The surreal beauty of the liturgy turned immediately into surreal shock. I saw the priest raise the spoon to the pilgrim's lips and then saw the priest's face go ashen with horror. An then he was shouting something else, not angry this time, but pleading. This time, says Nick, he was begging, "Don't move, hold still."This respect and veneration of the Holy Mysteries stood out in stark contrast to some of the practices and questions raised in our previous experience in the Lutheran church. In many congregations, the Holy Communion, particularly the Blood of Christ, was given in individual glasses, sometimes plastic and disposable. But, in many places, what remained of the elements were unceremoniously washed down the drain or tossed in the trash. And there were and continue to be great debates as to "how long" and "when" the bread and wine remain the Body and Blood of Christ.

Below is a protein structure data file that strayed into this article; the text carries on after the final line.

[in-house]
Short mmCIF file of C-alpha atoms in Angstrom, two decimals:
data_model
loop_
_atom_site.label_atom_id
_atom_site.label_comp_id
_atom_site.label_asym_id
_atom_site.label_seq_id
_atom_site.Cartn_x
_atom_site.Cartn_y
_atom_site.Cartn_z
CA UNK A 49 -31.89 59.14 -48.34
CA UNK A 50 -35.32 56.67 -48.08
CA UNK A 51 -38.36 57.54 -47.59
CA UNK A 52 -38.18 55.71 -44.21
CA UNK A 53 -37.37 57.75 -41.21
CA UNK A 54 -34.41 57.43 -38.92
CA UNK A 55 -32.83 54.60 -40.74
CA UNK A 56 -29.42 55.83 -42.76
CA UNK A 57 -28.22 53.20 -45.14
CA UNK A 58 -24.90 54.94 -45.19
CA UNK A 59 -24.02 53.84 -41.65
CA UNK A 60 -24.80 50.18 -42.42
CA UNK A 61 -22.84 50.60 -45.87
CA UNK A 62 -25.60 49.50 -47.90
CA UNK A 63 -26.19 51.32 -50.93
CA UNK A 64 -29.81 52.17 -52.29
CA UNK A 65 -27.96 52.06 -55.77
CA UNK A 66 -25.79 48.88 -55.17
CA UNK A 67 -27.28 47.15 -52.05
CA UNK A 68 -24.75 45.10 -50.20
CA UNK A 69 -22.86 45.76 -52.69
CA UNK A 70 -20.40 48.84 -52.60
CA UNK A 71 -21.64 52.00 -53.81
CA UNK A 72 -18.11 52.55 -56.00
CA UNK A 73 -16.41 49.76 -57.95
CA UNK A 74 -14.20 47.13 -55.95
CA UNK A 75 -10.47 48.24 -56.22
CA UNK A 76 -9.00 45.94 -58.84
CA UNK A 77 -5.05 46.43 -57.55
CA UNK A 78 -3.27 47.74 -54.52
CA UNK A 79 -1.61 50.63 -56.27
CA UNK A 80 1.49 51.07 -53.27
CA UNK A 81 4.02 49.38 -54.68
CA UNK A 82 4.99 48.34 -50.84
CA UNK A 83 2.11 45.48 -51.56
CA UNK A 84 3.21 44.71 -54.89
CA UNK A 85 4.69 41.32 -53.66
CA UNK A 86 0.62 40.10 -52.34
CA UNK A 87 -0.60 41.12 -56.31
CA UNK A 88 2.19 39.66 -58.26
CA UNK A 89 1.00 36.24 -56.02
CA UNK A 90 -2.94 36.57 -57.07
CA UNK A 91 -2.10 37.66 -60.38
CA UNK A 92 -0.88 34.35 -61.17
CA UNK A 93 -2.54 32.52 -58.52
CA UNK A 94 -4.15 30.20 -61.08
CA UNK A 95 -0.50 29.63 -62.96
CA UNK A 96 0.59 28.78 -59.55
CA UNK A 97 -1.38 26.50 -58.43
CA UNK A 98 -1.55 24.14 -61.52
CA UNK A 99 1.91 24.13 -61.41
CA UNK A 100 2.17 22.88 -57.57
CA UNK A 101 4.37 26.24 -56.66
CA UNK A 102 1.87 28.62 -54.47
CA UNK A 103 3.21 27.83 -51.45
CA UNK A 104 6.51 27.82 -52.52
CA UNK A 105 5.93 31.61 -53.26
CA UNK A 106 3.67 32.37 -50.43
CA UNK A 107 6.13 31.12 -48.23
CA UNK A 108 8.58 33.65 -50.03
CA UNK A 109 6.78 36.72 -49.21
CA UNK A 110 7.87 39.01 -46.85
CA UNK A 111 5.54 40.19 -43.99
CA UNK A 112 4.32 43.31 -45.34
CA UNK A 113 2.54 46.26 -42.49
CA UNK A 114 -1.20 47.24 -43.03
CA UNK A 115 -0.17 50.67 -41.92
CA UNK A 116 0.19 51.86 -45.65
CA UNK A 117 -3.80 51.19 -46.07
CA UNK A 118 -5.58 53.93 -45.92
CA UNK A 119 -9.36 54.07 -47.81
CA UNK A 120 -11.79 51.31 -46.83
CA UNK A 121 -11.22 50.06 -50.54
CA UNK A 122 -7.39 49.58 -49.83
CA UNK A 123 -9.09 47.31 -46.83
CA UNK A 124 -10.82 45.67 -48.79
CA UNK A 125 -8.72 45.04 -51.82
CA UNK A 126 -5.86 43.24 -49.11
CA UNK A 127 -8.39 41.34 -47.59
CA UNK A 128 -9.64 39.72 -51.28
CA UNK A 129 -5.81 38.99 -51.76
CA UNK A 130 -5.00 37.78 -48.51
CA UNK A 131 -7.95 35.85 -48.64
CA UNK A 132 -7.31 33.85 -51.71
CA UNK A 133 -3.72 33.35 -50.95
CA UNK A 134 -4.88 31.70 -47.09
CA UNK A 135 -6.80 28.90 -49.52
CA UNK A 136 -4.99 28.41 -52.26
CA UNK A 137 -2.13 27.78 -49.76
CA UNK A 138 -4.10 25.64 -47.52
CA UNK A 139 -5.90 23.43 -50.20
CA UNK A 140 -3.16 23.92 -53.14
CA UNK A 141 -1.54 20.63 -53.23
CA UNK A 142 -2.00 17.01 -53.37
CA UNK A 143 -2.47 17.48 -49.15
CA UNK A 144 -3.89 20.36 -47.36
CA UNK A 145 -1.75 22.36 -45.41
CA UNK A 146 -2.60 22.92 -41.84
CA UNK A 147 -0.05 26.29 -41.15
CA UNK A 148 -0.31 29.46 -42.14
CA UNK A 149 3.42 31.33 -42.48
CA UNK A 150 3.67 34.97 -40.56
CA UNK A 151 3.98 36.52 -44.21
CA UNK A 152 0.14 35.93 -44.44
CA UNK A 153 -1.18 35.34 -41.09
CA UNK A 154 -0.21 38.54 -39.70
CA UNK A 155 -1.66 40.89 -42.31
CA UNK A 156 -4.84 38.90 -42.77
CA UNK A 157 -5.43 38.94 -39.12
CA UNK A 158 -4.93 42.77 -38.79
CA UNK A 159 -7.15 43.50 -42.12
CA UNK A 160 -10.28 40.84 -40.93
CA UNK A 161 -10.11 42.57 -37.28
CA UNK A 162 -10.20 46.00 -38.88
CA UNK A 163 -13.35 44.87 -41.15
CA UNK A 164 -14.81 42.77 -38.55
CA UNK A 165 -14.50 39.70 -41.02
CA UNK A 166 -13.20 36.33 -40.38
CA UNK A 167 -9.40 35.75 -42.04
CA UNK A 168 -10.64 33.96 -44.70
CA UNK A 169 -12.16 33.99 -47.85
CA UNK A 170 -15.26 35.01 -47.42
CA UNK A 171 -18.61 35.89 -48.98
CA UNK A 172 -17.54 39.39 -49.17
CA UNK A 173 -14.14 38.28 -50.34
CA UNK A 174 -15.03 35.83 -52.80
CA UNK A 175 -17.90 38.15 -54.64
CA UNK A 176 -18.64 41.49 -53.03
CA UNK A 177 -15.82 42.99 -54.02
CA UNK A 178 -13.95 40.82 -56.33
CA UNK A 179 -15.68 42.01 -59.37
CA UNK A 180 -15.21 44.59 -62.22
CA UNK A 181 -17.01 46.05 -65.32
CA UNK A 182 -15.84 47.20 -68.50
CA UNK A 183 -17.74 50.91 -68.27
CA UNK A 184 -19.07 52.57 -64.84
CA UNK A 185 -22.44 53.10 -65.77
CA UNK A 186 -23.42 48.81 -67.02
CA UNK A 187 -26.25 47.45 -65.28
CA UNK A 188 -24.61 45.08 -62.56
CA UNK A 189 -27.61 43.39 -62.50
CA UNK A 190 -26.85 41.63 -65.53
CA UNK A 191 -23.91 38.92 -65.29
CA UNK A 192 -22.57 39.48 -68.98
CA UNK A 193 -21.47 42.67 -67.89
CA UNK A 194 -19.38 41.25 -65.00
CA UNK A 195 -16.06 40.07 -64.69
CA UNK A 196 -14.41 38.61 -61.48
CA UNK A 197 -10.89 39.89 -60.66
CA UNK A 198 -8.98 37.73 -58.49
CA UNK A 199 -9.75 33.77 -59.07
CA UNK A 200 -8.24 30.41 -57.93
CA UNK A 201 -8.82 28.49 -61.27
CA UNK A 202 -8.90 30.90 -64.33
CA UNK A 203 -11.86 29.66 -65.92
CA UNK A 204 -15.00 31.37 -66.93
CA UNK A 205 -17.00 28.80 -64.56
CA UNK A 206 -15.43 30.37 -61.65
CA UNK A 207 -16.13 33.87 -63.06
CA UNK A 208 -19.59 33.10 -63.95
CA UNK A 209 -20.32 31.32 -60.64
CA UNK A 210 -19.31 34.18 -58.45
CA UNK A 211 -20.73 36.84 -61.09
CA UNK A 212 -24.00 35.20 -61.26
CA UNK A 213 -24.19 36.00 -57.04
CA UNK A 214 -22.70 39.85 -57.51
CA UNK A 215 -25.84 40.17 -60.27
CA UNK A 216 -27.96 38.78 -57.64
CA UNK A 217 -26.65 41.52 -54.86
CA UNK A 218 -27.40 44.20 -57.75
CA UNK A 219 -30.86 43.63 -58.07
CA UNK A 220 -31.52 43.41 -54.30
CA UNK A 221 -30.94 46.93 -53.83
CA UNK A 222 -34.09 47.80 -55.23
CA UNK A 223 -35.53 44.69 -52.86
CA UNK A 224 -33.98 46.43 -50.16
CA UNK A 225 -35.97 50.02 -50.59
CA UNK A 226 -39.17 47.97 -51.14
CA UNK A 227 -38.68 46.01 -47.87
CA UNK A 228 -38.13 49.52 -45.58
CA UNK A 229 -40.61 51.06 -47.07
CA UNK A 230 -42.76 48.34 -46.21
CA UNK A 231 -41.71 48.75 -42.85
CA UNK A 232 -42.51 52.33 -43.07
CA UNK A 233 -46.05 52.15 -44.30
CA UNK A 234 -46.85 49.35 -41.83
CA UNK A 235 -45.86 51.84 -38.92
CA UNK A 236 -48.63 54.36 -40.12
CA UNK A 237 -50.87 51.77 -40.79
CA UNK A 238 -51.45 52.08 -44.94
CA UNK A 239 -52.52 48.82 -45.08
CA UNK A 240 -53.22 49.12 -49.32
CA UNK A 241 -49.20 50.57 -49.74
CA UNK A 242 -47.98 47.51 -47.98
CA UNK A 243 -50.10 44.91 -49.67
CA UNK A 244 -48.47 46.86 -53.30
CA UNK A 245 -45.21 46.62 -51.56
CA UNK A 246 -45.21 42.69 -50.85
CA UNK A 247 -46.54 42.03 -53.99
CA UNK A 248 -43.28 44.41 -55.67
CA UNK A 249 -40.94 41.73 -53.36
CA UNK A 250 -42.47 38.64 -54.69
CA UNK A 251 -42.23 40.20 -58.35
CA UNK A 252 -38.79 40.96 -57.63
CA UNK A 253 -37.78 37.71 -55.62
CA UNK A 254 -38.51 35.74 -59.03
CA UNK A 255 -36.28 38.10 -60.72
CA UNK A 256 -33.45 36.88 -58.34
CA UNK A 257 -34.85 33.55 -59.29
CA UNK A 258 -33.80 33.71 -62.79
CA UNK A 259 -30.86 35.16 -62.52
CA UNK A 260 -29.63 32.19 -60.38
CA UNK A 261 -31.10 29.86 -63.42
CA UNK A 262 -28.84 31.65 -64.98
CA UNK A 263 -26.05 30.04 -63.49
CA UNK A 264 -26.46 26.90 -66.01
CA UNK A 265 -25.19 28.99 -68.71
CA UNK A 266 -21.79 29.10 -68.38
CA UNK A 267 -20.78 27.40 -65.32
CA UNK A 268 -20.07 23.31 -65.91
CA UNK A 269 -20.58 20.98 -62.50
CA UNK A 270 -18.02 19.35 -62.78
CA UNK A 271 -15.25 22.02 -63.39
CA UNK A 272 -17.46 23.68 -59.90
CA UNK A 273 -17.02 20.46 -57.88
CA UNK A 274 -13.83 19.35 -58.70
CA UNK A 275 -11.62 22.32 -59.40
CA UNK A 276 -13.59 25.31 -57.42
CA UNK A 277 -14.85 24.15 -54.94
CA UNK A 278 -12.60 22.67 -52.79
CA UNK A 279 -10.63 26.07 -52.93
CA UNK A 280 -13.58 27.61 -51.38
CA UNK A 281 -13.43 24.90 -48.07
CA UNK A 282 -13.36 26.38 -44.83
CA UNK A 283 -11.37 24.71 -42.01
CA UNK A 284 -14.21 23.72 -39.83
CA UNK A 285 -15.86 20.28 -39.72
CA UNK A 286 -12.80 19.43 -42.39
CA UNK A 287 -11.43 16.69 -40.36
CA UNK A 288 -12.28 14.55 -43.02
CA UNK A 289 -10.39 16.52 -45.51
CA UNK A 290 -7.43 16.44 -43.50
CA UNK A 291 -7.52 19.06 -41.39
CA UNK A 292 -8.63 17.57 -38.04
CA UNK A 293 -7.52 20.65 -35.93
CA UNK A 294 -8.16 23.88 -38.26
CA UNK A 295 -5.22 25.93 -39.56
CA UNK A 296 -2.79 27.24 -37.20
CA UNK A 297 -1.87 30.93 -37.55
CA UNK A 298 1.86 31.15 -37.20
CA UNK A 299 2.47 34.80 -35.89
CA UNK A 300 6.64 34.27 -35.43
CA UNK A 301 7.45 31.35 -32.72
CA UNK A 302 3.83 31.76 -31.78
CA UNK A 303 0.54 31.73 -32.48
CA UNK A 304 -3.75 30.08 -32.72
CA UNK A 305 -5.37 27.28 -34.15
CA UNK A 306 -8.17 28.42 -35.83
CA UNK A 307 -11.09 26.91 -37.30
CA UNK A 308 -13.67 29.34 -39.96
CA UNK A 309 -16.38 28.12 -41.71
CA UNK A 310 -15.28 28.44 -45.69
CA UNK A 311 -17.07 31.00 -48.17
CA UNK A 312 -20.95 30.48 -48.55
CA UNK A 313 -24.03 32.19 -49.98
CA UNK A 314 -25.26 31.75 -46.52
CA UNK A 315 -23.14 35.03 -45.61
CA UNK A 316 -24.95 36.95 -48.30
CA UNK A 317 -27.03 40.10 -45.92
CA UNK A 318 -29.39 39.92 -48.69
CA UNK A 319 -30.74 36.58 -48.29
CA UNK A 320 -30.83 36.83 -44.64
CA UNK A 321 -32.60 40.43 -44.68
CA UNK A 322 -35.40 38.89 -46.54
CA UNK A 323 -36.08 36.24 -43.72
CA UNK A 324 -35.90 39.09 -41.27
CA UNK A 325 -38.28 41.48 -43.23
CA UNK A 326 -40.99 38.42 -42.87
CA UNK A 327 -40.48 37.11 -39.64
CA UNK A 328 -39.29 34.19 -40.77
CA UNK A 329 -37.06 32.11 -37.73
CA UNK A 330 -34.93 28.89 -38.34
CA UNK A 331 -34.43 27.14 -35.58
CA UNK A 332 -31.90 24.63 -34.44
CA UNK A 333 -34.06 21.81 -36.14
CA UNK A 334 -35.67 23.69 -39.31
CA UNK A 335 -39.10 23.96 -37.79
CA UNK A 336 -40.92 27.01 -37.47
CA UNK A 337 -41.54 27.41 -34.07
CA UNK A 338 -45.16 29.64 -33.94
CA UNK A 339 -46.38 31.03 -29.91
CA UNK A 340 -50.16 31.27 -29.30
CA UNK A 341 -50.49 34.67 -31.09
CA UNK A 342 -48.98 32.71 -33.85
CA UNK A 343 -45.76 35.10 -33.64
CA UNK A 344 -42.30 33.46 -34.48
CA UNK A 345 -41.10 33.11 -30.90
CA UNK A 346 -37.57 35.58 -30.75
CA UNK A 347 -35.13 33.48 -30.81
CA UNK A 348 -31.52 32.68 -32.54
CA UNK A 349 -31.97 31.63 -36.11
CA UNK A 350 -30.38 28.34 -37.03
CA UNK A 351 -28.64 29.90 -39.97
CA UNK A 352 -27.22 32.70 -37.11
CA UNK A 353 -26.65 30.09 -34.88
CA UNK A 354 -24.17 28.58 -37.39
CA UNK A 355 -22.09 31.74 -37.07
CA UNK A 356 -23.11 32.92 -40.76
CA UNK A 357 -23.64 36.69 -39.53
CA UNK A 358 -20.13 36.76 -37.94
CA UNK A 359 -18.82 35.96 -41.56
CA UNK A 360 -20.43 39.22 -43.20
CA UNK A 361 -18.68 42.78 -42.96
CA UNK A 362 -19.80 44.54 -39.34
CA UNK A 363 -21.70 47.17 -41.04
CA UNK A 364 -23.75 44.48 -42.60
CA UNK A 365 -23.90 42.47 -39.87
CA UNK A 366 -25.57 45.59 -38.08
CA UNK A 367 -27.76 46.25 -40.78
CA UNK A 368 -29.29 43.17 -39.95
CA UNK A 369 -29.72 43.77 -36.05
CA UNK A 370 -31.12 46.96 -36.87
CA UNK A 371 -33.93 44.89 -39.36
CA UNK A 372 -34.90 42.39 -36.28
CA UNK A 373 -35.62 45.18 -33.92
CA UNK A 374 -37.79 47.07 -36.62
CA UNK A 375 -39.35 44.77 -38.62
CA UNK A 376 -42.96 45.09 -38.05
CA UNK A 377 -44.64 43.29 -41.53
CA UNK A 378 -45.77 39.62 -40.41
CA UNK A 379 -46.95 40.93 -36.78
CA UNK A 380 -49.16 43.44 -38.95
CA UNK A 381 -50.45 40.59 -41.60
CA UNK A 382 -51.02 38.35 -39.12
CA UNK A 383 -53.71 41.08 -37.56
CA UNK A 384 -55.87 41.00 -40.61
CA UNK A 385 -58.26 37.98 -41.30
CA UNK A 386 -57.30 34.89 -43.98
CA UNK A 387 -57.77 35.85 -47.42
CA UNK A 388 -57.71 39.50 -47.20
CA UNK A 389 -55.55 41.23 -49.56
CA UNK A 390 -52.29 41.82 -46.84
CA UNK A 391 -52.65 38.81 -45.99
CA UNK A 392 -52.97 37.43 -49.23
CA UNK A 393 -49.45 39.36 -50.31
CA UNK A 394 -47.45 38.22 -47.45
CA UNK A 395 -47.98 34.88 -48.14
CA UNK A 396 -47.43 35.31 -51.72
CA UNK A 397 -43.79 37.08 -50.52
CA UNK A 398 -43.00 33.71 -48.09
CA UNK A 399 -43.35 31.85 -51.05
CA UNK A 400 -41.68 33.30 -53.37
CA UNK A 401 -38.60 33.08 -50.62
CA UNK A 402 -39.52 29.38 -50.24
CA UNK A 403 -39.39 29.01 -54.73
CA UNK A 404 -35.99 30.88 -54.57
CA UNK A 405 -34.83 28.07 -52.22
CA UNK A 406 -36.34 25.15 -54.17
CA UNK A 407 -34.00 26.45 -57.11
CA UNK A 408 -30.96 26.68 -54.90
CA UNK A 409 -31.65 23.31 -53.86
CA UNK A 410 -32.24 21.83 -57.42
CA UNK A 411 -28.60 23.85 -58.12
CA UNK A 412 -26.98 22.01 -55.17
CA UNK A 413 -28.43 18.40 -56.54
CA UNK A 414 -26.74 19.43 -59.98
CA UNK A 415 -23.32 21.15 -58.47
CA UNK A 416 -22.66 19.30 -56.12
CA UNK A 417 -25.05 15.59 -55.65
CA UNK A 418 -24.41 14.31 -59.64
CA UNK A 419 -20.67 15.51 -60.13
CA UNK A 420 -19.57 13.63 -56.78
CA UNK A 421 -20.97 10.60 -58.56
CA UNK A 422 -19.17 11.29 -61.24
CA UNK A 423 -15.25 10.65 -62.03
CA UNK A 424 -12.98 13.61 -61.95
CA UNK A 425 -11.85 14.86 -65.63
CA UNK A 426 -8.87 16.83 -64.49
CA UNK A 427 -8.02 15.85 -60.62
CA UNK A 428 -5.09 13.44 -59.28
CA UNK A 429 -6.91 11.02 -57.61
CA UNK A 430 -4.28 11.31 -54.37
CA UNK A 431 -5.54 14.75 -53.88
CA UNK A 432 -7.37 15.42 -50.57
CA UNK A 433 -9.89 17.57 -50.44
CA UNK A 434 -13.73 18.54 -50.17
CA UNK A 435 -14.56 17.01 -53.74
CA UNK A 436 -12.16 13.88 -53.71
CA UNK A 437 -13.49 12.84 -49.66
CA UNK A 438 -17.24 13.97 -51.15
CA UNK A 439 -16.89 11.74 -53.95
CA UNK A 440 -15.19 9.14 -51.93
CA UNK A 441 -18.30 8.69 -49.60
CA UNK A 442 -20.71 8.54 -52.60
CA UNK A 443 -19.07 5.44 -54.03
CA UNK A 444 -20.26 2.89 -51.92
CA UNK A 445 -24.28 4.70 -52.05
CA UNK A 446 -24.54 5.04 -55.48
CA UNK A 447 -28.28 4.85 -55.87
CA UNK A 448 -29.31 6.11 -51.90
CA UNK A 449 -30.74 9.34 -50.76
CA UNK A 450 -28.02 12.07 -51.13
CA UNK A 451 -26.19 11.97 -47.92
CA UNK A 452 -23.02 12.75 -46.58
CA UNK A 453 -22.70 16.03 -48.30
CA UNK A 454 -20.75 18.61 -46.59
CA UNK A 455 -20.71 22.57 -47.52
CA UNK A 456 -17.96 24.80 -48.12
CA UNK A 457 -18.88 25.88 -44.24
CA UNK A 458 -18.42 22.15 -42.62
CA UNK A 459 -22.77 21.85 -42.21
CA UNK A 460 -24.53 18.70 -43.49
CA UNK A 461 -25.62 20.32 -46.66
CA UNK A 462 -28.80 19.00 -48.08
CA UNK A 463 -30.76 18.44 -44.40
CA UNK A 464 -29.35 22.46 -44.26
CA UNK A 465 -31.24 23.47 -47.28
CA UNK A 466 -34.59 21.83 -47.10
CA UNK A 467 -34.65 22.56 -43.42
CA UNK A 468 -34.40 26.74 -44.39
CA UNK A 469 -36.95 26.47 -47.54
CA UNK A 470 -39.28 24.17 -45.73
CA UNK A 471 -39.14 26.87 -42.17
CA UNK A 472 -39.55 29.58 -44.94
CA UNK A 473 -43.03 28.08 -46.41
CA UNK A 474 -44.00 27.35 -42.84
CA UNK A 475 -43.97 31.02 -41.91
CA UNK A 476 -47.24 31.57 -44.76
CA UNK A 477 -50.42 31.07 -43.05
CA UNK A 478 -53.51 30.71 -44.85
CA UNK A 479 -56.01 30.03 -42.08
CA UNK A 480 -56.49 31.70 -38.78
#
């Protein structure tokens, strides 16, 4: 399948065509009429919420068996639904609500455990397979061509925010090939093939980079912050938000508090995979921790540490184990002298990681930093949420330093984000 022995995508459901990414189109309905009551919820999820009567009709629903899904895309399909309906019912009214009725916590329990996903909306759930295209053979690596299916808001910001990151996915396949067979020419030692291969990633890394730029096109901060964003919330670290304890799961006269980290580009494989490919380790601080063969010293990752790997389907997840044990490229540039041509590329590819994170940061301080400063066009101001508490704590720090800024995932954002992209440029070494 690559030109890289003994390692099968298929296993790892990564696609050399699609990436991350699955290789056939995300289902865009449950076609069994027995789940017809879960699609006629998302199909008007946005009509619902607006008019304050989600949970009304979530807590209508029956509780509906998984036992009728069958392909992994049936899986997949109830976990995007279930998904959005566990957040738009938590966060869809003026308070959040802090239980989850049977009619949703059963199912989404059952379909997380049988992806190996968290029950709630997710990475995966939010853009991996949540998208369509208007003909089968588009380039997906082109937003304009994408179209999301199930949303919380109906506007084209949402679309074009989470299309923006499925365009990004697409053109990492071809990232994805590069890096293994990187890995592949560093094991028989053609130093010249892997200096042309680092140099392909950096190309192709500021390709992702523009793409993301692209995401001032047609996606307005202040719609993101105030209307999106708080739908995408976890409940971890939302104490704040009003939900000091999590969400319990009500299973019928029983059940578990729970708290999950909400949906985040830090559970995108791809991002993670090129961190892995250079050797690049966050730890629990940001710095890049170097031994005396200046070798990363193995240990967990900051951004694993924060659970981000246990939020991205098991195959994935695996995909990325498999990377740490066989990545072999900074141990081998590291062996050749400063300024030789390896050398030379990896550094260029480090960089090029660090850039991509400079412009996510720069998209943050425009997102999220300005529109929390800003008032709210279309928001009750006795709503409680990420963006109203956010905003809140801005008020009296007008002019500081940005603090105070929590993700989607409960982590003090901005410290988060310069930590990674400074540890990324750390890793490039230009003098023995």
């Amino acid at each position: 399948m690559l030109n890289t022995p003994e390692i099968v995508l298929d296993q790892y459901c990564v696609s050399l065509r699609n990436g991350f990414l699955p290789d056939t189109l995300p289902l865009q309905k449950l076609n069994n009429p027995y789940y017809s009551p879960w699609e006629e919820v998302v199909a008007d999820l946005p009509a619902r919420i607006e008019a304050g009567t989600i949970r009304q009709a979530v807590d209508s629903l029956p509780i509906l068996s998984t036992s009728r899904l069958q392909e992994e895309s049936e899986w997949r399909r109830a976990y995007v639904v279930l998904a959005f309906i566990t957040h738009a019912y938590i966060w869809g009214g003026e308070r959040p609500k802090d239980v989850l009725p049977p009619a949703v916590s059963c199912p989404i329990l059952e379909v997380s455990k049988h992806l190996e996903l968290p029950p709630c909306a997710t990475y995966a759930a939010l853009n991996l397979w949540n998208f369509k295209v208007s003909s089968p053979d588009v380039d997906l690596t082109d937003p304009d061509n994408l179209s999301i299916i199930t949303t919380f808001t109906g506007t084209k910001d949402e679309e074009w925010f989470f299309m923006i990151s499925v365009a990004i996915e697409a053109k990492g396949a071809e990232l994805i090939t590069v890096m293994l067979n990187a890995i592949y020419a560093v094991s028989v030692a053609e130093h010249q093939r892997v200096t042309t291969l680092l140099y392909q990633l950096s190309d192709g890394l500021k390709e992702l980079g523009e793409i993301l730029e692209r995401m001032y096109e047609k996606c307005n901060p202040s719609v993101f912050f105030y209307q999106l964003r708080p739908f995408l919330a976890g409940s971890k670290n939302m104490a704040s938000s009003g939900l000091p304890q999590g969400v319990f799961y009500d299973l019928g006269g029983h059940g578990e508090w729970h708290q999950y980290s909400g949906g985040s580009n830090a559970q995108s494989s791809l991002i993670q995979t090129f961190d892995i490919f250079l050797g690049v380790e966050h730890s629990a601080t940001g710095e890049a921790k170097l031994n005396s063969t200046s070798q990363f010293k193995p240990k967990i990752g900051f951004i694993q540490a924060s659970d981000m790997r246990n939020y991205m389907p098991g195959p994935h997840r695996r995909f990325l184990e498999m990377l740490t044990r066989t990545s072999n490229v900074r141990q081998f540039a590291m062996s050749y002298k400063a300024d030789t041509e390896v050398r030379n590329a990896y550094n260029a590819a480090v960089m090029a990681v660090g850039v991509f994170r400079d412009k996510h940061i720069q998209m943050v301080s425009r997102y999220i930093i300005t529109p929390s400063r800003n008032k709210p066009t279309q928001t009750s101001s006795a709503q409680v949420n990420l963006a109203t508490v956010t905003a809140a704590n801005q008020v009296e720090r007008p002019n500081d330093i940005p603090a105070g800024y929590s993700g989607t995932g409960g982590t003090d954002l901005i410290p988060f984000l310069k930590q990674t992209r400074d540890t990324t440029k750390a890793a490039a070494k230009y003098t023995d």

Immediately, two monks appeared at the pilgrim's sides, gripping his shoulders and hold him absolutely still, as the priest covered the chalice with the scarlet cloth and, without moving his feet, handed the chalice back through the royal doors to the deacon, who returned it to the altar. From the choirs, three other emonks arrived with lit candles, moving in slow motion, inspecting the floor, the pilgrim's clothing, his shoes.